Memory and Learning Analytical Essay by scribbler

Memory and Learning
Presents an overview of the interrelationship of memory and the process of learning.
# 152568 | 1,115 words | 10 sources | APA | 2013 | US
Published on Mar 17, 2013 in Education (Education Psychology) , Psychology (Testing) , Psychology (Memory)


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Description:

This paper first explains that human memory, which enables thought and communication, is formed through a combination of algorithms and heuristics. Next, the author describes the process of memory including its organization into sensory, short-term and long-term/recall memories. The paper indicates that genetics, age, gender and personality contribute to an individuals preferred learning style and memory retrieval; however, research indicates that individuals must continue to work their brains just like a muscle.

Table of Contents:
Overview
Processes of Memory
Genetics and Learning
Age, Gender, Personality and Learning
Self-Tests
Learning Styles - Memory Retrieval

From the Paper:

"From an evolutionary standpoint, genetics are very important in the learning process. To simplify a rather long and complex process; proto humans began to forage for more protein which, over time, allowed their brains to grow. As this growth occurred, more problem solving, tool making, and cognitive judgments were necessary to ensure survival, thus, over time, the human memory and capacity for imaginative thinking occurred. Or, more simply, genetics becomes very important to memory because it is conditioned by the need to solve certain problems in order to survive - how the world is structured, the best way to solve a problem, and tool making to ensure that survival.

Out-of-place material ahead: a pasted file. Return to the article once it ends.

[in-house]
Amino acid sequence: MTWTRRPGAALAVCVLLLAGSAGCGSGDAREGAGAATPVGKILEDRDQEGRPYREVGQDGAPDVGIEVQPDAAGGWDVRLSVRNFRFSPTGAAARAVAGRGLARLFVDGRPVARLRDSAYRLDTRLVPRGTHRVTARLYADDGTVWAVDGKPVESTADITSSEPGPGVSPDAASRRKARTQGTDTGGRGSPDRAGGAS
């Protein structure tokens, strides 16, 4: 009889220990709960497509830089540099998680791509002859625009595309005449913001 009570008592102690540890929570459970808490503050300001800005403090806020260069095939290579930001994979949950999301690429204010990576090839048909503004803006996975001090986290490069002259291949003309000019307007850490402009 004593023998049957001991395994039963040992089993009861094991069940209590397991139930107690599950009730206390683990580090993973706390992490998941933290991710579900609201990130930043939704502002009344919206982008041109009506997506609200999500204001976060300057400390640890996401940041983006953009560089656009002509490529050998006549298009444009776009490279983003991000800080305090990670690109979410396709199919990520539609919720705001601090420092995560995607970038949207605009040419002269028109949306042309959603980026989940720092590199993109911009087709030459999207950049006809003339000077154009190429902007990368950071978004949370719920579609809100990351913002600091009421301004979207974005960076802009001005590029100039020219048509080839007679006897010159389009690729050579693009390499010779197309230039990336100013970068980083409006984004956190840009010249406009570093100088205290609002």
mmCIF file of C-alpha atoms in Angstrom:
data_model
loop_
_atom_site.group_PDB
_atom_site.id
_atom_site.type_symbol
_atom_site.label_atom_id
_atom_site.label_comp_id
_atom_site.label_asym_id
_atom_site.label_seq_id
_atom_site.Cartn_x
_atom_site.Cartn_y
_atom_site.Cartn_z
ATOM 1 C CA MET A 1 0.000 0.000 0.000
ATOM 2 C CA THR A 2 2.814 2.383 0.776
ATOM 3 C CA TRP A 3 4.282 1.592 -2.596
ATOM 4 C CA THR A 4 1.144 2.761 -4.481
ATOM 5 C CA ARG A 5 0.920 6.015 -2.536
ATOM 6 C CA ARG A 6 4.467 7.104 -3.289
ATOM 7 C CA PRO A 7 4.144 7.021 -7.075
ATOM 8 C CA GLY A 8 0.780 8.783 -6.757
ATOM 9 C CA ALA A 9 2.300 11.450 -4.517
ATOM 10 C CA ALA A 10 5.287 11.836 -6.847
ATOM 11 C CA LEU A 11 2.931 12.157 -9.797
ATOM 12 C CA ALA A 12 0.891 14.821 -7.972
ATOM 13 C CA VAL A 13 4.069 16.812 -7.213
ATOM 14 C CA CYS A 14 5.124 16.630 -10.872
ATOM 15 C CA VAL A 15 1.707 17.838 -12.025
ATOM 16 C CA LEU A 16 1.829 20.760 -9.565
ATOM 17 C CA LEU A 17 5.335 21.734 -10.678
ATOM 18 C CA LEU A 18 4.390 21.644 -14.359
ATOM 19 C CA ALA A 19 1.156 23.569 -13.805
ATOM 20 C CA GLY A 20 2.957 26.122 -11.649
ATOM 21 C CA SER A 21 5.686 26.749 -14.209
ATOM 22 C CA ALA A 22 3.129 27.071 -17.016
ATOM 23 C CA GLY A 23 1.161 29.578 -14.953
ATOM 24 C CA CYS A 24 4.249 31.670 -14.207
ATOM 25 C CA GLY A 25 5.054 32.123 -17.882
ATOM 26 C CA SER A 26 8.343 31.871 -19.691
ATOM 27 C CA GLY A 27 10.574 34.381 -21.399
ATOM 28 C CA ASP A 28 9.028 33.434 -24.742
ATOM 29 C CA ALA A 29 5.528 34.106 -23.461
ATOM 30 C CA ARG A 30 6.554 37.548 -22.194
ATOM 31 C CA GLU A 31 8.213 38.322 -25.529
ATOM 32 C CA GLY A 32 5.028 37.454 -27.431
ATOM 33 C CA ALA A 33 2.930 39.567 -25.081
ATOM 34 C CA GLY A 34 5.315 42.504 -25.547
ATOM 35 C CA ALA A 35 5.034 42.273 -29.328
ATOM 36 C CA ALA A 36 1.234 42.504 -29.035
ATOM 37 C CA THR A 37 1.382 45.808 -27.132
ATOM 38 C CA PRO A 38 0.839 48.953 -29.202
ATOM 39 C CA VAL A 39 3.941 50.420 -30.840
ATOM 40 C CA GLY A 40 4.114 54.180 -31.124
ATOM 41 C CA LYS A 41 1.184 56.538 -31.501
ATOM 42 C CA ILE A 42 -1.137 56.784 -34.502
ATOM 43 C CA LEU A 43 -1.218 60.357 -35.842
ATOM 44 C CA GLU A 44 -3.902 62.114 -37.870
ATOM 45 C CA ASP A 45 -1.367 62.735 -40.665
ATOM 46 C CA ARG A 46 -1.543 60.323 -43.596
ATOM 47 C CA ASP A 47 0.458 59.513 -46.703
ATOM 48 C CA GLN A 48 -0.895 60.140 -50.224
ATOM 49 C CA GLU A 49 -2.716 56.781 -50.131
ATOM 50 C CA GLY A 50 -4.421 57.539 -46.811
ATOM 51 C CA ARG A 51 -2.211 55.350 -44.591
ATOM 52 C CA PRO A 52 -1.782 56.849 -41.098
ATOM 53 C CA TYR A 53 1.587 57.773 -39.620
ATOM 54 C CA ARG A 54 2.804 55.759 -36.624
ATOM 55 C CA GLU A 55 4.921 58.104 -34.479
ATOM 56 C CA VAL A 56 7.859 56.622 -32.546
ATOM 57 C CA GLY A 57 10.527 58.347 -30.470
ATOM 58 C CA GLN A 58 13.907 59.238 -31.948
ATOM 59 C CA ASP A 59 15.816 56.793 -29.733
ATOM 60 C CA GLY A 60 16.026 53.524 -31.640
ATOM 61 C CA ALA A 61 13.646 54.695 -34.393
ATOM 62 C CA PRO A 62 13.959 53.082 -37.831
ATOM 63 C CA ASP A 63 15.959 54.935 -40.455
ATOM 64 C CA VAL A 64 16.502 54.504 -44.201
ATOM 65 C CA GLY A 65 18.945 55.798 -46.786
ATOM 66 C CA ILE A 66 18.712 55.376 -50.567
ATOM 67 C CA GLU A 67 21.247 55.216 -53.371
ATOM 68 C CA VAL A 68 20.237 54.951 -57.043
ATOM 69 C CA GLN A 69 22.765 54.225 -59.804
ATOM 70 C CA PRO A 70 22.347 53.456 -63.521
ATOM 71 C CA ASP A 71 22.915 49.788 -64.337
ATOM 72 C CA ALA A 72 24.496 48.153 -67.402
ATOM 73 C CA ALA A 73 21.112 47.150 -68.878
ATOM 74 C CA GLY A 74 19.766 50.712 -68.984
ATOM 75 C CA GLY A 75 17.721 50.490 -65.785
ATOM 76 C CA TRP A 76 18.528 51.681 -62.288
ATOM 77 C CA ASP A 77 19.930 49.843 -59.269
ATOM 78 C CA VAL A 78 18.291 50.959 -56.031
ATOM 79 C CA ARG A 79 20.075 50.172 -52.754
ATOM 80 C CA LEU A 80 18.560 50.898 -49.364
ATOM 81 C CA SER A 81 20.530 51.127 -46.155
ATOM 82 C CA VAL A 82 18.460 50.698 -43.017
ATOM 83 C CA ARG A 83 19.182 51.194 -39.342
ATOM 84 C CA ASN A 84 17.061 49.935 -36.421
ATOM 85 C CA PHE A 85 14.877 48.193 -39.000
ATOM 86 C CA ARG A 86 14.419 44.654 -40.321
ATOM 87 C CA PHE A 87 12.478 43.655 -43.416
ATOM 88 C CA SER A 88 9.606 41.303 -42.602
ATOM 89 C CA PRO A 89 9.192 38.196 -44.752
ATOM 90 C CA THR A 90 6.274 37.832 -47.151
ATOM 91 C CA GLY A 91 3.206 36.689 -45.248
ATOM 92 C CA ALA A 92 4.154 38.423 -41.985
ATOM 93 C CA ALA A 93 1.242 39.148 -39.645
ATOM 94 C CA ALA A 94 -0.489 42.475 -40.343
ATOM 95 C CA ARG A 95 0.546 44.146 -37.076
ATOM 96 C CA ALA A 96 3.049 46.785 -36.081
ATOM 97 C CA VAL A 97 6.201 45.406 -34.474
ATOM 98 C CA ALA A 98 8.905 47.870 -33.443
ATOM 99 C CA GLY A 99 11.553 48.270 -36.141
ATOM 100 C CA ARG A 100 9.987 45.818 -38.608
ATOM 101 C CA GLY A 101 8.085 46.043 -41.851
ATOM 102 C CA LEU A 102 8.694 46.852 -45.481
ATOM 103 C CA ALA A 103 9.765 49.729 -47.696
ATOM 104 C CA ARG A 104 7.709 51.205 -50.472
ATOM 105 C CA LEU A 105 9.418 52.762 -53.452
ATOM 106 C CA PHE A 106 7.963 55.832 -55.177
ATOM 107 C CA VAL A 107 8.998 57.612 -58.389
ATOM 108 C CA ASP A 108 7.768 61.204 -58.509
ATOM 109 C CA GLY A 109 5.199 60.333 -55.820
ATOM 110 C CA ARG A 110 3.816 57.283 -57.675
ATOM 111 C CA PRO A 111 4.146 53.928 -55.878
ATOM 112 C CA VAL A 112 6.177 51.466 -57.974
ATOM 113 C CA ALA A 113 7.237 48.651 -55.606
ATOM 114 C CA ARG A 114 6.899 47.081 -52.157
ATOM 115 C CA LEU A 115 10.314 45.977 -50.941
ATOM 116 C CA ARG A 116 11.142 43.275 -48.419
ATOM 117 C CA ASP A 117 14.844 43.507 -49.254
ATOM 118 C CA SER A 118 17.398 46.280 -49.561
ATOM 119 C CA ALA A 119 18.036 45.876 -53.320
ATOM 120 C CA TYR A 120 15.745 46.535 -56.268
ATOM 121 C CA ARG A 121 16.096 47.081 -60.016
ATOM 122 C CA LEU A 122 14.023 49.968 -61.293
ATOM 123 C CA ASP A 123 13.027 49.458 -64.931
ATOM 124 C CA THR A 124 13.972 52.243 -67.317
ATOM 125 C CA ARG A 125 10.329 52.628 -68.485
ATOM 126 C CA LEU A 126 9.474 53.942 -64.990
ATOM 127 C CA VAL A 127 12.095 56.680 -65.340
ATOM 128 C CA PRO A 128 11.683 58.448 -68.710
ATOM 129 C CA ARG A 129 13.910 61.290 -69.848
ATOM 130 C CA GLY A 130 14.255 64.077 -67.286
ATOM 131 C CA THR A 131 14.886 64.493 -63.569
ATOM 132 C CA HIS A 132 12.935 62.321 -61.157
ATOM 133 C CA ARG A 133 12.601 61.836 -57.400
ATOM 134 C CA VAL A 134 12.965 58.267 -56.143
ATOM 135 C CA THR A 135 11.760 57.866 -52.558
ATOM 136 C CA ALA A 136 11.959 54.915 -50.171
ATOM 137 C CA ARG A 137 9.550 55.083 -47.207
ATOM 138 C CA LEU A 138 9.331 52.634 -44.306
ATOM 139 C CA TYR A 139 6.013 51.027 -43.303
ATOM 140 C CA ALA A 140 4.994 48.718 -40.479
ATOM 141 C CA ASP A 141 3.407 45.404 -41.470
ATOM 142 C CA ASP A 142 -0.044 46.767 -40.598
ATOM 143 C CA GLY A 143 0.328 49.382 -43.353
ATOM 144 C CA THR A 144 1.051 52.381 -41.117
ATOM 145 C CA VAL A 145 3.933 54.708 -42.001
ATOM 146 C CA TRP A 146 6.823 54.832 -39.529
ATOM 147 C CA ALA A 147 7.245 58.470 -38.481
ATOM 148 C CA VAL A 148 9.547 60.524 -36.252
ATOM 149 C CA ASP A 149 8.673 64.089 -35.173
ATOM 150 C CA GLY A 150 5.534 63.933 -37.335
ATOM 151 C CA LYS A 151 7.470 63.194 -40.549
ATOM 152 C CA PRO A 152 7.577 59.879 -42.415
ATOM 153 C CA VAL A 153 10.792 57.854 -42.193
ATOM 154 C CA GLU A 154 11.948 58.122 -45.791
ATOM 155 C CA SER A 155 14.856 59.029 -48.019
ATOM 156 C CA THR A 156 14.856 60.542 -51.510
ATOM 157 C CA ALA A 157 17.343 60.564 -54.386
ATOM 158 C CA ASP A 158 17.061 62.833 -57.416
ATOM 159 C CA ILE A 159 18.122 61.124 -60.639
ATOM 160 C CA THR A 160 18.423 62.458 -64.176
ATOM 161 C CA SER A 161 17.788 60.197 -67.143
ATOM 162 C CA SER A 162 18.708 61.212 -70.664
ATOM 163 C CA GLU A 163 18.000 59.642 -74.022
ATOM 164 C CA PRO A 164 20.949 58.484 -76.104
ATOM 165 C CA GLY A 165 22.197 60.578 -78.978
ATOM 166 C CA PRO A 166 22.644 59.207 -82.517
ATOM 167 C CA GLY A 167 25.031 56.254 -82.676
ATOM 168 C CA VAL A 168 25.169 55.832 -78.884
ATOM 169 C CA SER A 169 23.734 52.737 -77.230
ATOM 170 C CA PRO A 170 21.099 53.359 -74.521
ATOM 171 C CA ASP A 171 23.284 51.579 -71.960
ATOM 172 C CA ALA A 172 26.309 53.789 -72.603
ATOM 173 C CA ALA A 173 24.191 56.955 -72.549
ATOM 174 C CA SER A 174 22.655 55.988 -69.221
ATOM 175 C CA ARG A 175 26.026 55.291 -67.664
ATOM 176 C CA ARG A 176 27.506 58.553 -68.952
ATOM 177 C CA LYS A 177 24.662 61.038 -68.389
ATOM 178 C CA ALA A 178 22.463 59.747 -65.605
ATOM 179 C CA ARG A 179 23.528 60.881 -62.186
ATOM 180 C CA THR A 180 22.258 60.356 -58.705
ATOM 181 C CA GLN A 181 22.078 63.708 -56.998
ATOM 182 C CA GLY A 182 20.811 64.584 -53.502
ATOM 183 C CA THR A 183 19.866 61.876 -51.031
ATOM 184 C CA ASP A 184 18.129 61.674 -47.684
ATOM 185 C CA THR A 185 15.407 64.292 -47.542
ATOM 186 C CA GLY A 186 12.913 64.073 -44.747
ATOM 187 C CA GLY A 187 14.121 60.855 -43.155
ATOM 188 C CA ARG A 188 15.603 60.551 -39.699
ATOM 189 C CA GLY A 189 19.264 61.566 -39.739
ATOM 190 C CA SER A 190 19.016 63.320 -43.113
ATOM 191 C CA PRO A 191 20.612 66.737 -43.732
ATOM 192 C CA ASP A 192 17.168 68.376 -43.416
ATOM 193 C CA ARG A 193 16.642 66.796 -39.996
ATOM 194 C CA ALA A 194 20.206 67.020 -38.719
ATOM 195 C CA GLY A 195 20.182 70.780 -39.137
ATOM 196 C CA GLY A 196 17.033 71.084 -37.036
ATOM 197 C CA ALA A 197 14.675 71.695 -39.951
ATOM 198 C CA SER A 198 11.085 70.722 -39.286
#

"Cultural variables are more prone to affect learning and memory than gender, at least throughout populations at large. It is, however, more of a function of stage of life and use than anything concrete: sometimes girls mature faster and seem to have a larger capacity for learning at an earlier stage, with boys catching up mid-teens; as the brain ages, the old paradigm was that memories and learning were more difficult and certain areas of the brain were simply lost. Current scholarship, though, finds that while the child and adolescent brain can absorb a great deal of information quicker, especially language."

Sample of Sources Used:

  • Champeau, R. (May 22, 2006). "UCLA Study Finds that Simple Lifestyle ChangeMay Improve Cognitive Function and Brain Efficiency." UCLA Newsroom.Cited in: http://www.newsroom.ucla.edu/portal/ucla/UCLA-Study-Finds-that-Simple-Lifestyle-7062.aspx?RelNum=7062
  • Cunnane, S. C. (2005). Survival of the Fattest: The Key to Human BrainEvolution. World Scientific Press.
  • Eichebaum, H. (2008). Learning and Memory. Norton.
  • Esgate, A. (2004). An Introduction to Applied Cognitive Psychology.Psychology Press.
  • Gluck, M., et.al. (2007). Learning and Memory: From Brain to Behavior. Worth Publishers.

Cite this Analytical Essay:

APA Format

Memory and Learning (2013, March 17) Retrieved July 19, 2019, from https://www.academon.com/analytical-essay/memory-and-learning-152568/

MLA Format

"Memory and Learning" 17 March 2013. Web. 19 July. 2019. <https://www.academon.com/analytical-essay/memory-and-learning-152568/>

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